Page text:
A few weeks ago, I called a well know Irish company and had a disappointing experience. The agent was certainly helpful, polite and professional. Still, the experience left me feeling bland.
The call had began with the greeting “Good morning, welcome to ABC Limited. Please can I have your account number?”
They did not give me their name nor ask for mine. As a result, the agent came across as blunt, robotic and uncaring. Later I realised they possibly didn’t realise they came across this way. They probably handle up to a hundred calls each day and have to follow the script. Yet, it got me thinking and I asked myself.
How many people actually stop and think how their telephone greeting can set the tone for the rest of the conversation? Many will give a professional and polite welcome. Yet, do people actually consider the little things that are important on calls?
What happened to giving the customer your name at the beginning of the call? Also, what happened to asking the customer’s name, so you could build a little rapport?
Some people may argue that a name is not necessary on a quick call. In other instances, they may say customers aren’t bothered to get the agents name and may prefer not to give their own.
This may be the case some of the time. Yet time and time again, I see plenty of evidence to show people respond favourably when we use their name in conversation. It can make them feel special and valued as a customer.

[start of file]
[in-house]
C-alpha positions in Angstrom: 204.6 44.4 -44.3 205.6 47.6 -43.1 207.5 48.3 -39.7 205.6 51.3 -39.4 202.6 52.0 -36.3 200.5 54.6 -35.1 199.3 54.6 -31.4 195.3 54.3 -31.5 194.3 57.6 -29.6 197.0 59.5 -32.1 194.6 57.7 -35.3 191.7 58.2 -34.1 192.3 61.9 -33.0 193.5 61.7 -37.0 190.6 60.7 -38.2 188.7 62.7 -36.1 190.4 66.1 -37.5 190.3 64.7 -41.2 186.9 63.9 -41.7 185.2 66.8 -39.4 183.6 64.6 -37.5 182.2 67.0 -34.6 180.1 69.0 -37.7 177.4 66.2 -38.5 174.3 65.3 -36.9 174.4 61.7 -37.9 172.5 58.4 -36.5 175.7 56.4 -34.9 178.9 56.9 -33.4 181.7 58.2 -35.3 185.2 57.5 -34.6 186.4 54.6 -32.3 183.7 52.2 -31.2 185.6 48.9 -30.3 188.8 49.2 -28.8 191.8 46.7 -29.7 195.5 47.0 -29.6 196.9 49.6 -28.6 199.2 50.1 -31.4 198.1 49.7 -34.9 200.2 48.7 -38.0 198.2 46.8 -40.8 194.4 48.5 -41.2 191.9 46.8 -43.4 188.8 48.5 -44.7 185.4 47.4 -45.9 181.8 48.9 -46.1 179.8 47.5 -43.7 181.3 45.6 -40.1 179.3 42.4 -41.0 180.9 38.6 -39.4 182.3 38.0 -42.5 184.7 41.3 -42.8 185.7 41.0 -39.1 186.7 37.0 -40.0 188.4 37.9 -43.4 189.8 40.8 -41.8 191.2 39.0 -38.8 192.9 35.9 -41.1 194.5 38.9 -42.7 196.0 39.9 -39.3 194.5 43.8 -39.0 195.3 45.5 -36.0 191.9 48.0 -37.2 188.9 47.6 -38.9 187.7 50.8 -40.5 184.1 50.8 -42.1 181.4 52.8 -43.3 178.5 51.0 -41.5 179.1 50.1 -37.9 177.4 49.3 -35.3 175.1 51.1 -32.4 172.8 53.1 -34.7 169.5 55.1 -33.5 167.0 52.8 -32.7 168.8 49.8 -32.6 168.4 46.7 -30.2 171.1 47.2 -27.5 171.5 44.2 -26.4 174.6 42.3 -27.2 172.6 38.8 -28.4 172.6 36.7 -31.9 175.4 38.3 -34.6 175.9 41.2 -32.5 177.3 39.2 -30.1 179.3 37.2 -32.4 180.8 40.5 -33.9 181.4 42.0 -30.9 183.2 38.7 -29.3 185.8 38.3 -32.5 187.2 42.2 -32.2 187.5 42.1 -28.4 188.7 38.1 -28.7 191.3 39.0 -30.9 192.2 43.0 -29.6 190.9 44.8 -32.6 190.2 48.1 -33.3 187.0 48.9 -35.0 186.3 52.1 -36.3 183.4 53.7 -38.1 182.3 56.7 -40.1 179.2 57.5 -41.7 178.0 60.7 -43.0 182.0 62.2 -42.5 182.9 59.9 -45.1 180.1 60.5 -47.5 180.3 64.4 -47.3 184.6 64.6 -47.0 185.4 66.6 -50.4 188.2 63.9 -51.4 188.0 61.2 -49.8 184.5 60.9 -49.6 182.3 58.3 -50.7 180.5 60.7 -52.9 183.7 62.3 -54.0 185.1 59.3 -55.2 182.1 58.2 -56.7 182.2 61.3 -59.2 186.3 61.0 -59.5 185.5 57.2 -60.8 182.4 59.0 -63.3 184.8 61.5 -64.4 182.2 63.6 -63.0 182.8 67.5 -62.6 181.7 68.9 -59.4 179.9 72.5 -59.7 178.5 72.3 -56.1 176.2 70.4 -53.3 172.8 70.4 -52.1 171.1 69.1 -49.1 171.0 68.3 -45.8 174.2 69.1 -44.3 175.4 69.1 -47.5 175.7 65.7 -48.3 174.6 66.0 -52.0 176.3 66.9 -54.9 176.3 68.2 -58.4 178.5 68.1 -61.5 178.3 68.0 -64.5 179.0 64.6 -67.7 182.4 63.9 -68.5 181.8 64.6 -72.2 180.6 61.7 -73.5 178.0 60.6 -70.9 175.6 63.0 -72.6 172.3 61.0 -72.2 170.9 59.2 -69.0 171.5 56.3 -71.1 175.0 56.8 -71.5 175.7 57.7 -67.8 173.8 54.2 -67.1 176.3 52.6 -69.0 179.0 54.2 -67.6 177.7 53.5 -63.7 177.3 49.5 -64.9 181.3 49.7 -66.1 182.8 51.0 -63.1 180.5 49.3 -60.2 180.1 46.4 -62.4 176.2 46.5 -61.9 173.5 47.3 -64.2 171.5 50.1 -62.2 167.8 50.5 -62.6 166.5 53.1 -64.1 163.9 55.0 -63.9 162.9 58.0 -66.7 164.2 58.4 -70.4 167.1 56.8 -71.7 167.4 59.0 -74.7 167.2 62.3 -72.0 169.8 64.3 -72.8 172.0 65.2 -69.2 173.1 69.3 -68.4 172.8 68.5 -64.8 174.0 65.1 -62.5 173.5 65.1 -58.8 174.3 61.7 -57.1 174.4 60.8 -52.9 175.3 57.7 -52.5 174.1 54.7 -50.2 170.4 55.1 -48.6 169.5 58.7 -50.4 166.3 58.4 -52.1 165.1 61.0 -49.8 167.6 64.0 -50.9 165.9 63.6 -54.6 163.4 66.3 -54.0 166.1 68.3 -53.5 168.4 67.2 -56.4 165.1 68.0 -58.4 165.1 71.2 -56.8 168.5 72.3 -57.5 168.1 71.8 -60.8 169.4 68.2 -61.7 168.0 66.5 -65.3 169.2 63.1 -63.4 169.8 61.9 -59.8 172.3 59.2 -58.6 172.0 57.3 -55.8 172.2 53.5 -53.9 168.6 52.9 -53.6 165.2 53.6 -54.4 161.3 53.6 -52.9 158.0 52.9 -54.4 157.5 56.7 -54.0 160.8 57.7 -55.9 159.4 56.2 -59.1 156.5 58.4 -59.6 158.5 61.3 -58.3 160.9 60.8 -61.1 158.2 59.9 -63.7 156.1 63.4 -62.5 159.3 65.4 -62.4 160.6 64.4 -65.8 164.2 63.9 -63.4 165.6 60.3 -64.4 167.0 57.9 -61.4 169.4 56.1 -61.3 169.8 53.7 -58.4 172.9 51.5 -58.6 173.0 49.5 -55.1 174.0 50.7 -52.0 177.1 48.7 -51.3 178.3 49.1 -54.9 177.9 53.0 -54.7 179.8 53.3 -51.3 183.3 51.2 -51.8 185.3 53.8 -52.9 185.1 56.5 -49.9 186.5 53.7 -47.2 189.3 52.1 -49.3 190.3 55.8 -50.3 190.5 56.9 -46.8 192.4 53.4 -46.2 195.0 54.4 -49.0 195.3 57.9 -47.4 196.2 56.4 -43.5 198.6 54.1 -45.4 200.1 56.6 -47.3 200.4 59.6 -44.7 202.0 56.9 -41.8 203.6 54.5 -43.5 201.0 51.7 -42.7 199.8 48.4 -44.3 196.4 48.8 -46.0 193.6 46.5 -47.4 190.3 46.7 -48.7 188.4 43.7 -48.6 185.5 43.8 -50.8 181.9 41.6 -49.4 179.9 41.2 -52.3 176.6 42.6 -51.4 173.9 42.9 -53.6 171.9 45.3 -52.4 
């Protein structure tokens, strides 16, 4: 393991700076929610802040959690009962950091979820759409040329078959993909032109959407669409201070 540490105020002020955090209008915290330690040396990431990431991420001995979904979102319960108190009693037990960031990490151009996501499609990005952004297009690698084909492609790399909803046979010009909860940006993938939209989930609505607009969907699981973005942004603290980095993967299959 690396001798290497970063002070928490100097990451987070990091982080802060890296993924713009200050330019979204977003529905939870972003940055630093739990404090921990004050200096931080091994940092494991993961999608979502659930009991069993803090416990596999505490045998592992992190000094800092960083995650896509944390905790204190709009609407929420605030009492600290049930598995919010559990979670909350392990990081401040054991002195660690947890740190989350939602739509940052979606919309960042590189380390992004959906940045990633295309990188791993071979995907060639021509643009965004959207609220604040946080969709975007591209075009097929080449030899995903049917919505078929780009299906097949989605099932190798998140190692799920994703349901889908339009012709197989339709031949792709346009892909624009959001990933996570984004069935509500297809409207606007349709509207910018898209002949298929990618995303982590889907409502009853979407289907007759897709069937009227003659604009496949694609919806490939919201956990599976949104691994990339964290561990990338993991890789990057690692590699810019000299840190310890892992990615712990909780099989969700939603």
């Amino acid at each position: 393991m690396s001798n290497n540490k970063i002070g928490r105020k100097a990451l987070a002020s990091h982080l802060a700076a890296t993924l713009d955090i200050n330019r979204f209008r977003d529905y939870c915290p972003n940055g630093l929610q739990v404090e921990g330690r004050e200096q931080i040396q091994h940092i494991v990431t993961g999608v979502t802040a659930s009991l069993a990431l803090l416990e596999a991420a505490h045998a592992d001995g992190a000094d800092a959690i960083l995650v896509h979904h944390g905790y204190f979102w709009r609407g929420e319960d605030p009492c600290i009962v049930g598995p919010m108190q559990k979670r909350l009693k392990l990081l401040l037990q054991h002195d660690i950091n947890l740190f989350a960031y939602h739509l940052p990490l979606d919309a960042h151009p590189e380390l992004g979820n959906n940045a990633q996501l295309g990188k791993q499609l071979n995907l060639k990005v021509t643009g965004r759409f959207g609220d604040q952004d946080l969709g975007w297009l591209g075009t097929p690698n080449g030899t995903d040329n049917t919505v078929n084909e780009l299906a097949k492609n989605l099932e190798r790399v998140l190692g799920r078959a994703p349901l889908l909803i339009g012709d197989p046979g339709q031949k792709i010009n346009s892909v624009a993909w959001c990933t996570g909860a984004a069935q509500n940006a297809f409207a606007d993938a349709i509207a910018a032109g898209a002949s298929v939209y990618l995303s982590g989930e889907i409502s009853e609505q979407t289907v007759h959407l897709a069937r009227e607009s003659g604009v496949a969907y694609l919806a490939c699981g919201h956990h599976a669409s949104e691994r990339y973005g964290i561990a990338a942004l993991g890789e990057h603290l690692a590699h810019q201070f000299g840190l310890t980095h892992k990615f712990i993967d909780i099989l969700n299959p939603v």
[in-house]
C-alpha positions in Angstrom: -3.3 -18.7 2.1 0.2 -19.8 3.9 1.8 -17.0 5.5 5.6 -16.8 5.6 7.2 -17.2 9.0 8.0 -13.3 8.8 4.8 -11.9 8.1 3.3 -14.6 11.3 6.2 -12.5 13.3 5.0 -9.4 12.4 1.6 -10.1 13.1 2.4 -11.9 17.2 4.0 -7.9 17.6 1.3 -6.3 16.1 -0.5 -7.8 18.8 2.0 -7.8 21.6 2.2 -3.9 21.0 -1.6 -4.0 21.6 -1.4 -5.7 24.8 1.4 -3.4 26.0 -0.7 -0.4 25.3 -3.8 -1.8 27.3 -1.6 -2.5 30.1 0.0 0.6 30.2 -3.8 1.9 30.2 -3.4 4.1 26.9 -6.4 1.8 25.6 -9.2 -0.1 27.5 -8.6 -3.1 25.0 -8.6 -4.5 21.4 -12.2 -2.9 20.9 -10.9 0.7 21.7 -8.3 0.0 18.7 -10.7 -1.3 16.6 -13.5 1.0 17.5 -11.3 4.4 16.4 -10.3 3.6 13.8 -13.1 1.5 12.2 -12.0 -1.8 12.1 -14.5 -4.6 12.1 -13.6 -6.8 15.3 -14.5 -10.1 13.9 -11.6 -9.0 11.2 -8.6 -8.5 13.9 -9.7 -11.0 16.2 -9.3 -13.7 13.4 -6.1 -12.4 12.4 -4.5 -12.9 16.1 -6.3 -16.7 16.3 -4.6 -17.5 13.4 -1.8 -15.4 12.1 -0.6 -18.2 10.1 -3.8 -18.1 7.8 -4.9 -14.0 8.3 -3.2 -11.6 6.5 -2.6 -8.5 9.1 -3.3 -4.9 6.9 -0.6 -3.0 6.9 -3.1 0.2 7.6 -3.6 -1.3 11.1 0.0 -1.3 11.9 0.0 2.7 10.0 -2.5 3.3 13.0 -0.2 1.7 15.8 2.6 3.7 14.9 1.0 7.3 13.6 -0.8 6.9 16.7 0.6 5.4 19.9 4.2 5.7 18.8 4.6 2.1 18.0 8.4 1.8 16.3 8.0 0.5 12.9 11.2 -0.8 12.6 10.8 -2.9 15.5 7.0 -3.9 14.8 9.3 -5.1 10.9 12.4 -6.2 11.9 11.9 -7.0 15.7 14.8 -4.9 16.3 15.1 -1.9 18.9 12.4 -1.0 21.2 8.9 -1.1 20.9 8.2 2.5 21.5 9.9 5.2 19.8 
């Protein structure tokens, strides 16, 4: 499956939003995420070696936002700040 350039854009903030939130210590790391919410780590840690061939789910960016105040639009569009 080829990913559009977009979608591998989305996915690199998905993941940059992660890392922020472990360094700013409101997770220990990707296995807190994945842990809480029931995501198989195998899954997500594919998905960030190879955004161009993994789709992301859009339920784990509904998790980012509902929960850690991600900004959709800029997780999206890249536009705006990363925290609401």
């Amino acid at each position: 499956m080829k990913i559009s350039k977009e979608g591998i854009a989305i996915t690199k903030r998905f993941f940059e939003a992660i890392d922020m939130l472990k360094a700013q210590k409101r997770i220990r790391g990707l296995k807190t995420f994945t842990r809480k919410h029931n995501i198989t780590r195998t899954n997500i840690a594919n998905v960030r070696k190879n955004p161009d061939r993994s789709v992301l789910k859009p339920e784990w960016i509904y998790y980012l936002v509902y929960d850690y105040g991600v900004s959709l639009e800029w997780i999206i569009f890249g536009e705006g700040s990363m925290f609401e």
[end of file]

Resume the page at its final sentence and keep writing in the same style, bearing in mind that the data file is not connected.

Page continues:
From a call management point of view, using a person’s name in conversation helps you gain the other persons attention. They will also be more inclined to listen when they hear us call them by their name.
From a customer service perspective, giving the customer your name at the beginning of a conversation is seen as proactive and helps to build trust. It’s a way of saying I’m here to help you and I have nothing to hide.
More importantly, people need to remember we frequently operate and respond on a subliminal level. So, when we encounter a positive and personable experience, it gives us a warm and fussy feeling. It can change our mood and the entire experience for both parties.
I believe too many companies focus on the process, on finding the fastest way of doing things. Whereas, I firmly feel they need to keep their eyes on the prize – in this case it’s the customer.
My advice for any company is to concentrate on doing the little things to enhance the customer experience. It costs nothing but can help to improve the business. So, it’s a no brainer for me.